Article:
Isolated (Non-Syndromic) Craniosynostosis: Sagittal Synostosis
Sagittal suture craniosynostosis (scaphocephaly) is the most common form of isolated craniosynostosis. Patients with this pattern of suture closure make up about half of all craniosynostosis cases. All skull bone growth occurs perpendicular or growing away from the suture. The sagittal suture runs lengthwise along the top of the skull from front to back, therefore the growth at this suture gives the skull its width.
When the sagittal suture is closed the skull can’t widen, so the remaining open sutures must create more bone to make room for the growing brain. The orientation of the remaining open sutures – the coronal, lambdoid and metopic sutures – can only create bone perpendicular to their axis. The lack of bone growth at the sagittal suture and extra bone growth at the remaining open sutures makes the head longer and narrower than usual. In some children, there is more fullness (bossing) of the forehead. In others, the back of the head may be more significantly affected with a longer, narrow and coned shape. In some patients, the changes in shape may be even distributed from front to back. Boys tend to have this type of craniosynostosis more than girls with a ratio of 4 boys to each girl with this defect.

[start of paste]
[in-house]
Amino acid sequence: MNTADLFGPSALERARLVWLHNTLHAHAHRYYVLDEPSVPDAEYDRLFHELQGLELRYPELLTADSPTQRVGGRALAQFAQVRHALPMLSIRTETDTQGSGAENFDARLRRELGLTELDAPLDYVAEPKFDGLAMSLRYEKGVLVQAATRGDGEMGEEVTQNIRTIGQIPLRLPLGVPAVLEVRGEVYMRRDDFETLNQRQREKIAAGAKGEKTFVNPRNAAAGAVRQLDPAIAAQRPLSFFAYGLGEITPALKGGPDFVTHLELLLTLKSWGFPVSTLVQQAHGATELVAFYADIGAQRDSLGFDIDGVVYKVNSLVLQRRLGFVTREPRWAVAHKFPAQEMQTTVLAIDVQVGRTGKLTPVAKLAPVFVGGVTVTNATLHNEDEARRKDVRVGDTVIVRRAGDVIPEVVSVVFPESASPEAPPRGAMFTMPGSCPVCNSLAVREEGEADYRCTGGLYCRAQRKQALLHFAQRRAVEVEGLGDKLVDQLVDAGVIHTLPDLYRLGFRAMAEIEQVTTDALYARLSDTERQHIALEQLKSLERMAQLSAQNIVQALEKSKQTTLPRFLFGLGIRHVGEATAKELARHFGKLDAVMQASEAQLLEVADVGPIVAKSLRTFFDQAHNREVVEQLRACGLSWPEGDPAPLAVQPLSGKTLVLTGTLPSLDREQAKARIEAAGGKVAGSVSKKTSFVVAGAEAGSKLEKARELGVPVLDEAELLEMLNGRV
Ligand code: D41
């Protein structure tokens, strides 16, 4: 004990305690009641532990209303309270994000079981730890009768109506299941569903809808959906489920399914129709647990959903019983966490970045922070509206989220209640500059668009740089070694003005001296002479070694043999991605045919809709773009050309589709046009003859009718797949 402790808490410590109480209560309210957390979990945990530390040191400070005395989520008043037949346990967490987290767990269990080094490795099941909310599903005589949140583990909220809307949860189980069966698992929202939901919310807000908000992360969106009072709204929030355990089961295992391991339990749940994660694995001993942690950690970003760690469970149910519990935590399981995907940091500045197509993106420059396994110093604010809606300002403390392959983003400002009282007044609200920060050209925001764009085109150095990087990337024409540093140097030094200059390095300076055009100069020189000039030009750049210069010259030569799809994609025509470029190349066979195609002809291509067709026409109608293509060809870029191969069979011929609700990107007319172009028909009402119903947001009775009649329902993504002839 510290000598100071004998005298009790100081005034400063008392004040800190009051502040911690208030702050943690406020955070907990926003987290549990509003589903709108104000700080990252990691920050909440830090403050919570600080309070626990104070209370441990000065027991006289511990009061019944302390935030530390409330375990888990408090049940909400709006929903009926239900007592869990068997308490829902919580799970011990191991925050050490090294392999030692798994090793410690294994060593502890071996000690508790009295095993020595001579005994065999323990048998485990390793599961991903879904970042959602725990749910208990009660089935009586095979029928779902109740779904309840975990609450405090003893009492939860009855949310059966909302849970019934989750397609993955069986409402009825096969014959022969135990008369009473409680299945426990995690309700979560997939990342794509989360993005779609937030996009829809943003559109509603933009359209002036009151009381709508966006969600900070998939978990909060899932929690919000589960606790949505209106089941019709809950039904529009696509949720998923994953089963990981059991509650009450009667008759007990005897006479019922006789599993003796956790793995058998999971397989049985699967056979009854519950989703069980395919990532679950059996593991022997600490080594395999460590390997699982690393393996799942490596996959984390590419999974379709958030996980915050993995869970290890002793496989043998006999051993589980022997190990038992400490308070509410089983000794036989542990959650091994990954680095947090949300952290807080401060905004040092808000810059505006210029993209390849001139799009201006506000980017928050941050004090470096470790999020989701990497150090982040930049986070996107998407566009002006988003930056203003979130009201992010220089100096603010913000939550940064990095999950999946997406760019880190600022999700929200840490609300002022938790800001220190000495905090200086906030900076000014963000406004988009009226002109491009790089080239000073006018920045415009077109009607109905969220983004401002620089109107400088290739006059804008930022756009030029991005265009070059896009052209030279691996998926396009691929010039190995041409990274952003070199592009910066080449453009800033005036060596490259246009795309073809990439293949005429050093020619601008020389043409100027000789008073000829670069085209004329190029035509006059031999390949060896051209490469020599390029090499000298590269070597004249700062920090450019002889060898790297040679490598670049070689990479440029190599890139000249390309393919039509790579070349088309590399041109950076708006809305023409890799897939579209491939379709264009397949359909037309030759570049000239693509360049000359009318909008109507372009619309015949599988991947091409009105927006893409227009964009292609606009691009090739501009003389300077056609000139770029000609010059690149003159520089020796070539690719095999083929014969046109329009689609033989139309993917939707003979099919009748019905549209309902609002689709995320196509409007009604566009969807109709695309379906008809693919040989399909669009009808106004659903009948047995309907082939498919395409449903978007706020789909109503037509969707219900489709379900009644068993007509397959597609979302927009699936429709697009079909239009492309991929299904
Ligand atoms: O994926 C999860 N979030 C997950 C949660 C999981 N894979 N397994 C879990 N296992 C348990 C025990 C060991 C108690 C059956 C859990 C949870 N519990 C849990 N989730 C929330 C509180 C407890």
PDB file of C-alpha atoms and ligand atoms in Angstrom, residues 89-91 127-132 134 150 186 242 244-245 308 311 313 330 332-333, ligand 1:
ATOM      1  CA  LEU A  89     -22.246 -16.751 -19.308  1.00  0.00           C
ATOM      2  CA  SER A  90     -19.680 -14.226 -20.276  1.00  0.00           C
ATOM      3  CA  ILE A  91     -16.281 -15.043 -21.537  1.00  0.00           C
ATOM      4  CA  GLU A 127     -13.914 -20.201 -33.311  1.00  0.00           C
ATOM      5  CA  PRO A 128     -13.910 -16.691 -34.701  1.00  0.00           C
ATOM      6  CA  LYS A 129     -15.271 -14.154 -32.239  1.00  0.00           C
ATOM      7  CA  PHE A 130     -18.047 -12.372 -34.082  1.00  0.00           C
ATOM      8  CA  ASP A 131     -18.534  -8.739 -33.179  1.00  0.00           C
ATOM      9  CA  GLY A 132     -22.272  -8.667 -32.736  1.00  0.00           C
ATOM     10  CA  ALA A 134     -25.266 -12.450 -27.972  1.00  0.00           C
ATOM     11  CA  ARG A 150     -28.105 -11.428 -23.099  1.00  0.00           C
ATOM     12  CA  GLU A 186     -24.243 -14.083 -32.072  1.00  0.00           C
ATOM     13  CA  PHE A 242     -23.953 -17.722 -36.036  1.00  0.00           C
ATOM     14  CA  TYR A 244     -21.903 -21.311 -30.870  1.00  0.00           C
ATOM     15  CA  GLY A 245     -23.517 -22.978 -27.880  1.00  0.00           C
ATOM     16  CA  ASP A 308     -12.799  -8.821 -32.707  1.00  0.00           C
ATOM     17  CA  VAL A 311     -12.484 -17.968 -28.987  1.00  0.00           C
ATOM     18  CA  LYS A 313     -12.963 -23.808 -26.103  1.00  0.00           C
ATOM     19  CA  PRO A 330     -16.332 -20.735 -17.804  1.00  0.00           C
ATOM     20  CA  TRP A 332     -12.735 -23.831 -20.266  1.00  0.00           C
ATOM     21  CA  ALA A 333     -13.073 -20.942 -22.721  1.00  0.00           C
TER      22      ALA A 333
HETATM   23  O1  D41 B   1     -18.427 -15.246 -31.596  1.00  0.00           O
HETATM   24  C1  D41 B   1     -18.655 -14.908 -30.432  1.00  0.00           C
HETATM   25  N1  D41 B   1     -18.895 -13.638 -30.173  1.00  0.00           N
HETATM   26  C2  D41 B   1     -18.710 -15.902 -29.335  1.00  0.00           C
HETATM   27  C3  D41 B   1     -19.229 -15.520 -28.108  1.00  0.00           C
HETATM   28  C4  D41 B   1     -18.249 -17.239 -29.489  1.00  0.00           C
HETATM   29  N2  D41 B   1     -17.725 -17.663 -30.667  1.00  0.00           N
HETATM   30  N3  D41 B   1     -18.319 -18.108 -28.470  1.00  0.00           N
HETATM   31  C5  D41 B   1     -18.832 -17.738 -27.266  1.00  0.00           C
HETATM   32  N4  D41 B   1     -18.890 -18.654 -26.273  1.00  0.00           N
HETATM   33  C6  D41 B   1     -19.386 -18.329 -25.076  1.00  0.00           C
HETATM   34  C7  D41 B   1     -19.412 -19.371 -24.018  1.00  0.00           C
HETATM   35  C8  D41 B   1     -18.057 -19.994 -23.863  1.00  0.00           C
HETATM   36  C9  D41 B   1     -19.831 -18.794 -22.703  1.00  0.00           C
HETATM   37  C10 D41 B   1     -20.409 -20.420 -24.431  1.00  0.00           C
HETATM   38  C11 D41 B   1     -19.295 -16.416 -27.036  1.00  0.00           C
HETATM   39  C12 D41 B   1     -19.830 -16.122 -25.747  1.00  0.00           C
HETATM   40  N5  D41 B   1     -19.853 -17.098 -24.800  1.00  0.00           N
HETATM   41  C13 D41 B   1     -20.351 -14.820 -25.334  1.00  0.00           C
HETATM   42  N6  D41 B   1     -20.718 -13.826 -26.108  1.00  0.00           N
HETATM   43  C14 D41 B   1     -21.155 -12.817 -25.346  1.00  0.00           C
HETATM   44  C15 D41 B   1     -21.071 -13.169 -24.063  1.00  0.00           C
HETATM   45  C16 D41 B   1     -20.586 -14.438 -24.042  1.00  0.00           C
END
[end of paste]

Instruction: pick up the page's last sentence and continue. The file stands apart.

There is no one operation that works well for all patients. In general, the treatment strategy depends on the age of the patients at the time of diagnosis. If the patient is between birth to 4 months, a limited incision extended strip craniectomy with helmet is performed. If the patients presents from age 4 months or older, then an open cranial vault remodeling is performed. There are many approaches to open cranial vault remodeling in sagittal synostosis. In general, the skull bones are removed in the areas of abnormal restricted and compensatory growth and repositioned to over correct the head shape and increase the space in the skull. In general, for sagittal suture craniosynostosis the surgeries are aimed at restoring normal dimensions in the width, height and length of the skull. Rarely, surgeons use cranial vault distraction.